The day I made an impact

posted by
Colleen Dunbar,

Project Specialist,
ASU Lodestar Center

A few Decembers ago when I was home in Vancouver, I went with some girlfriends to serve breakfast and hand out holiday gift bags at a drop-in center for the less fortunate, where community members are offered shelter, activities, and a daily hot meal. The morning that we went also happened to be Women’s Wednesday.

I don’t remember her name, or really what she looked like, but I remember her asking us for a pen to write with. I also remember her sitting by herself, hunched over a table, long after the scrambled eggs and hash browns had run out.

Once we had finished cleaning up and were getting ready to leave, she came into the kitchen. She handed a few of us letters, said they were for everyone, and then she left.

The letter that I held was titled “Favorite Ladies,” and this is what it said:

Telling your nonprofit's story

posted by
Kate Elliott,

Program Coordinator
Oregon Health Care
Quality Corporation

There are mountains of resources for nonprofits who want to perfect the art of telling the stories of the clients and communities they serve. Successfully telling these stories is considered a crucial part of nearly all aspects of nonprofit marketing, from the basics of communicating a mission and vision to soliciting the support of donors, inspiring commitment from volunteers, writing compelling grant proposals and more. To be sure, these are all very important aspects of defining and promoting a nonprofits’ identity, but individual organizations and the sector as a whole have an even bigger reason to sharpen their storytelling skills.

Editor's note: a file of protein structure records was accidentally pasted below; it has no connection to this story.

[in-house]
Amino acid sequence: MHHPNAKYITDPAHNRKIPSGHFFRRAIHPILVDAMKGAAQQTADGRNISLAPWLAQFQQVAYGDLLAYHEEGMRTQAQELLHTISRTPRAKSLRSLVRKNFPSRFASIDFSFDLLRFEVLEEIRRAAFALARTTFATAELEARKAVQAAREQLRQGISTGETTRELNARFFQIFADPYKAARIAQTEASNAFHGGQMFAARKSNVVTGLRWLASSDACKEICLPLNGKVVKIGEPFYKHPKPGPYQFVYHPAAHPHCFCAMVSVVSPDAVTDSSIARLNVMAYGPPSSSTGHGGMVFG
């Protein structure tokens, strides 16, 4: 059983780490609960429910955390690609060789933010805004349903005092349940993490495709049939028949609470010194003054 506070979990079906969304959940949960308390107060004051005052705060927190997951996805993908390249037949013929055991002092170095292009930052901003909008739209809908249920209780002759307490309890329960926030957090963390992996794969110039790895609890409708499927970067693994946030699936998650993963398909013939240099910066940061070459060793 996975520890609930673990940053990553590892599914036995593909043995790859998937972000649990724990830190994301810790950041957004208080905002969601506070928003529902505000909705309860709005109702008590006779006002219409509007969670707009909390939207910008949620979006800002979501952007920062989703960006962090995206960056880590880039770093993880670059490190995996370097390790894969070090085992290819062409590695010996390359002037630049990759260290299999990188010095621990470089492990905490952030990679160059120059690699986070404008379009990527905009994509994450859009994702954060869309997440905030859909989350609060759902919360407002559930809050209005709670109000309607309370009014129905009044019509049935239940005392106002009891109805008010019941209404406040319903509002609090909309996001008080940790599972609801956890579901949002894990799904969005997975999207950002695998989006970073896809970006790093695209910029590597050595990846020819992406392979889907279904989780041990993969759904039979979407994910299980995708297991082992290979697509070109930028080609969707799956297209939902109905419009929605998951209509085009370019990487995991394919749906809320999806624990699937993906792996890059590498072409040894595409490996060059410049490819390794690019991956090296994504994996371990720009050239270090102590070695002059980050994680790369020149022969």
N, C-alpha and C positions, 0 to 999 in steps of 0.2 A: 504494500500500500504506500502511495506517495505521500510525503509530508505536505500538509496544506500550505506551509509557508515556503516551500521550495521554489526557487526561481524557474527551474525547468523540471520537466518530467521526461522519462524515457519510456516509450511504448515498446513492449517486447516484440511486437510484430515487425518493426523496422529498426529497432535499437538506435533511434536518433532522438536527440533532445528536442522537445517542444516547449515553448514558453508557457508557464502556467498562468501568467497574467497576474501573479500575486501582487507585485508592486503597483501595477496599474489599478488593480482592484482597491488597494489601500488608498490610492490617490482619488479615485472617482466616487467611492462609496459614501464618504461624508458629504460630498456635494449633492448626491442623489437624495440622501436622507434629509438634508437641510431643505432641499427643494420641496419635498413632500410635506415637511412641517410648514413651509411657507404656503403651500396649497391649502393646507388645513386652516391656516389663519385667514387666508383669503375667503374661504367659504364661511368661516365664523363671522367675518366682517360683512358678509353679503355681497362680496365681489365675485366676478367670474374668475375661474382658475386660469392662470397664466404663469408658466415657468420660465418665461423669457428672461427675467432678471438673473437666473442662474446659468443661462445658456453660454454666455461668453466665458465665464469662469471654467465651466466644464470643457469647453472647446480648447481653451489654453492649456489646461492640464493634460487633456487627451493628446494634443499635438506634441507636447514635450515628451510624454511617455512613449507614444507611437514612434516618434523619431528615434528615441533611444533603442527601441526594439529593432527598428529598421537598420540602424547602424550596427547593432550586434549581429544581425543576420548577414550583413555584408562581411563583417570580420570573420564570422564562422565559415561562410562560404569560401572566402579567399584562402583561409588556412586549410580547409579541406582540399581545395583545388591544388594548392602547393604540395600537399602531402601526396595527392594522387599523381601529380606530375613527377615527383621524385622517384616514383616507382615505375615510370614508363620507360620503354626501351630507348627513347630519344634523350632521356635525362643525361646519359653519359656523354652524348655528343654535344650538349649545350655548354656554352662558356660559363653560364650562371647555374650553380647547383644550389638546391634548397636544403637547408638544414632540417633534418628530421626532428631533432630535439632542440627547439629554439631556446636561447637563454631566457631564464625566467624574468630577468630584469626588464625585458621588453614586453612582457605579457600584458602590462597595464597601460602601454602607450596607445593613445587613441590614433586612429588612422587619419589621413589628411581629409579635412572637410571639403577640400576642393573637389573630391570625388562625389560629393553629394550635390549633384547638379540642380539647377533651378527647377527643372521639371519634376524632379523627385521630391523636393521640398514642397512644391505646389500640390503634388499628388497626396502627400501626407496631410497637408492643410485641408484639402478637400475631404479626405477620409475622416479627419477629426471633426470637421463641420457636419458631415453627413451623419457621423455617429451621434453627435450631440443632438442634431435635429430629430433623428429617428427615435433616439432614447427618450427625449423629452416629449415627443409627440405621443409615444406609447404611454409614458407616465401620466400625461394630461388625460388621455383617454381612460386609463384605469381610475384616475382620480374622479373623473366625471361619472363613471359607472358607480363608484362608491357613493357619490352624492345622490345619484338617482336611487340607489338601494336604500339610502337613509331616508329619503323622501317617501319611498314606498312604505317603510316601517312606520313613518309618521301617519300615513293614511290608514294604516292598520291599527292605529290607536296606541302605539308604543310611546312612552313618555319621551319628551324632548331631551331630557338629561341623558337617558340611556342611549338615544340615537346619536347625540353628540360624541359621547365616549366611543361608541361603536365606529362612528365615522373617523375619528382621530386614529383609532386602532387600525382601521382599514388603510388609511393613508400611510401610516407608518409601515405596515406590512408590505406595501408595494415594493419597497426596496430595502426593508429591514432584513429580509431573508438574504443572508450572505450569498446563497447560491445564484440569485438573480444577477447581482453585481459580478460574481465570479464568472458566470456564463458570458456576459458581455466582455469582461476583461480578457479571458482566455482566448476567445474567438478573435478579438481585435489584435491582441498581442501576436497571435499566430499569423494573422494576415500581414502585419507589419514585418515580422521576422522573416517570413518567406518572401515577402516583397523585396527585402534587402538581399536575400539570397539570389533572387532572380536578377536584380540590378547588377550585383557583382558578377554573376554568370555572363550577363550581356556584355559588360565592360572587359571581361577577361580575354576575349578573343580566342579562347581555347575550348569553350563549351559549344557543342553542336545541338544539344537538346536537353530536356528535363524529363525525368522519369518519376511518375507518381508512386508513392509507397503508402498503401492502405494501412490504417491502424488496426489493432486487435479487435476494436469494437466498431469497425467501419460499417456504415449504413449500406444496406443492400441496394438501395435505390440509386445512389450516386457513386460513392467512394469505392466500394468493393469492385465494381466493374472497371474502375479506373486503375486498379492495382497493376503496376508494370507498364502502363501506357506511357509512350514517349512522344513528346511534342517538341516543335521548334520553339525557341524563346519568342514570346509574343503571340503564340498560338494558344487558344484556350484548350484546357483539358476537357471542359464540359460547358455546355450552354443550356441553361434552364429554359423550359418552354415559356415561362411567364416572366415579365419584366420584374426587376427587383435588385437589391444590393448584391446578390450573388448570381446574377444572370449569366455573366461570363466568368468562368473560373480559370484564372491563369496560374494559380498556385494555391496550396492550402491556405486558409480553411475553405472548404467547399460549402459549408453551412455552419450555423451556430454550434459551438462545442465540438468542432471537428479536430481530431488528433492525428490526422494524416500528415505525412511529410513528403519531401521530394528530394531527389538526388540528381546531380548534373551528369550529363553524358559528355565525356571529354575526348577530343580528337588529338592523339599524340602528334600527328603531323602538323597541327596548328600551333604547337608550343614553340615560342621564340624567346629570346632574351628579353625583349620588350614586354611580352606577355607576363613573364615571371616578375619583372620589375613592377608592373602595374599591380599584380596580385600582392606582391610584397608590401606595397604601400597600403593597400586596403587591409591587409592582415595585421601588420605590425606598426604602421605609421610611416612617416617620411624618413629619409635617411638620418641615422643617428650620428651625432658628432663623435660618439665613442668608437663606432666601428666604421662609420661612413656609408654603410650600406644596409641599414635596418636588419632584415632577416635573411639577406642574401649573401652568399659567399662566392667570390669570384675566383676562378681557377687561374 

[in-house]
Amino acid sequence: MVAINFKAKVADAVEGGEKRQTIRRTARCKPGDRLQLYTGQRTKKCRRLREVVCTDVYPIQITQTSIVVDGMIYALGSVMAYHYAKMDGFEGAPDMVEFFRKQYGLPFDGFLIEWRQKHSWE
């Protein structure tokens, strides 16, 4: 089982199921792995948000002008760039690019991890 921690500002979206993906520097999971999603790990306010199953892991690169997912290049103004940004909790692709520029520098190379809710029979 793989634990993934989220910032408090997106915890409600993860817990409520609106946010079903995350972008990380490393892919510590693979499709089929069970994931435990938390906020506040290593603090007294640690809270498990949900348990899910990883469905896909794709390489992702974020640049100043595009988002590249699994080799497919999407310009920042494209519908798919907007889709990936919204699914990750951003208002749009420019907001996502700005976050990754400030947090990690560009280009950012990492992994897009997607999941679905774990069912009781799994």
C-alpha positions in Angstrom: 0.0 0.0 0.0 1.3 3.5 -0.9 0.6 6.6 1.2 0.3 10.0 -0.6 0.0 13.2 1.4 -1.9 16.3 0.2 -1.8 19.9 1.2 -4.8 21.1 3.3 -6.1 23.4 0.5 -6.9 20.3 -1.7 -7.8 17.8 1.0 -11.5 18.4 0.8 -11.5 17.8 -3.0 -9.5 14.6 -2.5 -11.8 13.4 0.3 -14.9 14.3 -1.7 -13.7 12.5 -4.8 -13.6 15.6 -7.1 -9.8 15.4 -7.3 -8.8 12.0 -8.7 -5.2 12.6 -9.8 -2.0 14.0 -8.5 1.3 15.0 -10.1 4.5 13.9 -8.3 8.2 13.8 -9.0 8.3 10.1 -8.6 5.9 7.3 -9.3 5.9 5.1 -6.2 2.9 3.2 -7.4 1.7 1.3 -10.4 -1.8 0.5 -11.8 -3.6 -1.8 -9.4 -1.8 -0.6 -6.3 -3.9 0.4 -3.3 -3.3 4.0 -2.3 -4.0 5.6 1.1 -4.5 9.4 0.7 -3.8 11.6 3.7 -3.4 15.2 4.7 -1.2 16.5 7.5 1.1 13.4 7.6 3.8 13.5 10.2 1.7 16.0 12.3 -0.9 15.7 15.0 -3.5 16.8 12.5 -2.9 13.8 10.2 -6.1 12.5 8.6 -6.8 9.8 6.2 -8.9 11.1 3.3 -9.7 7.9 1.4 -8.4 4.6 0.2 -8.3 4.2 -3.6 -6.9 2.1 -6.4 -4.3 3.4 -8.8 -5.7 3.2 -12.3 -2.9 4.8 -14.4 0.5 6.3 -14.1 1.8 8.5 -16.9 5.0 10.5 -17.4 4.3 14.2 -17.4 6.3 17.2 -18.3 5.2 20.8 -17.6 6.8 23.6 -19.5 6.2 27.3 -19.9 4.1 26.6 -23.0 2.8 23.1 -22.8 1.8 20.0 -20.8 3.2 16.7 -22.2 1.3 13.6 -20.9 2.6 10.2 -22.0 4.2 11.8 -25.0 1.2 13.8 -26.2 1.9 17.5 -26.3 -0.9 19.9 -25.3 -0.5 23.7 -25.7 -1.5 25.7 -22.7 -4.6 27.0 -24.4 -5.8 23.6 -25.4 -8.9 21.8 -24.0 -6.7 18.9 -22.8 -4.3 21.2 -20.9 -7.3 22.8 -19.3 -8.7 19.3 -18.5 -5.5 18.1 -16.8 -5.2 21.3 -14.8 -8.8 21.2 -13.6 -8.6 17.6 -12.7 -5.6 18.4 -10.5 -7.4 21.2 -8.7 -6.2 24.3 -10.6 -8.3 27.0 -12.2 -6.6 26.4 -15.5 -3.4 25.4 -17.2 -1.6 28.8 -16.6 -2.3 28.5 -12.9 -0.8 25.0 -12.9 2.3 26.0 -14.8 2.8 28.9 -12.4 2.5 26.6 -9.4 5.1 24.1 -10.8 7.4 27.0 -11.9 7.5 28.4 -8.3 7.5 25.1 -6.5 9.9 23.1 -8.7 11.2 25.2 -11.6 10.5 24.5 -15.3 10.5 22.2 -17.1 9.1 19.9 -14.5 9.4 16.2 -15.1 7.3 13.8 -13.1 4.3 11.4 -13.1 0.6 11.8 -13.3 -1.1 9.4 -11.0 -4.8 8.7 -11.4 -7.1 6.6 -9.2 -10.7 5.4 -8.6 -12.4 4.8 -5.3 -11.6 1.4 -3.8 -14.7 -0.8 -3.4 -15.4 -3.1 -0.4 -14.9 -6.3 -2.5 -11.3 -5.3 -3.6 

In fact, a recent Nonprofit Quarterly blog post calls on nonprofits to tell use their storytelling skills on a much broader level; to change the prevailing narrative about being poor in America. This call to action is right on point. After all, nonprofits invest significant intellectual and financial resources in learning to tell rich, vibrant stories as a means of marketing and fundraising. Many organizations are well-positioned to use existing skills to support honest portrayals of their clients in politics, popular culture and the media as well as challenge misconceptions or over-generalizations. As a trusted community resource with intimate knowledge of the hardships and challenges their clients face, nonprofits are in a unique position to tell these stories.

Telling these stories is no simple matter. Initiating honest dialogue about tough issues like economic class and the disparity between the rich and poor is tough work. Changing pre-conceived notions and popular myths is certainly not any easier. Having these conversations is not something America does well, but nonprofits are the perfect neutral player to facilitate them. Here are some things nonprofits can do to put their storytelling skills to good use: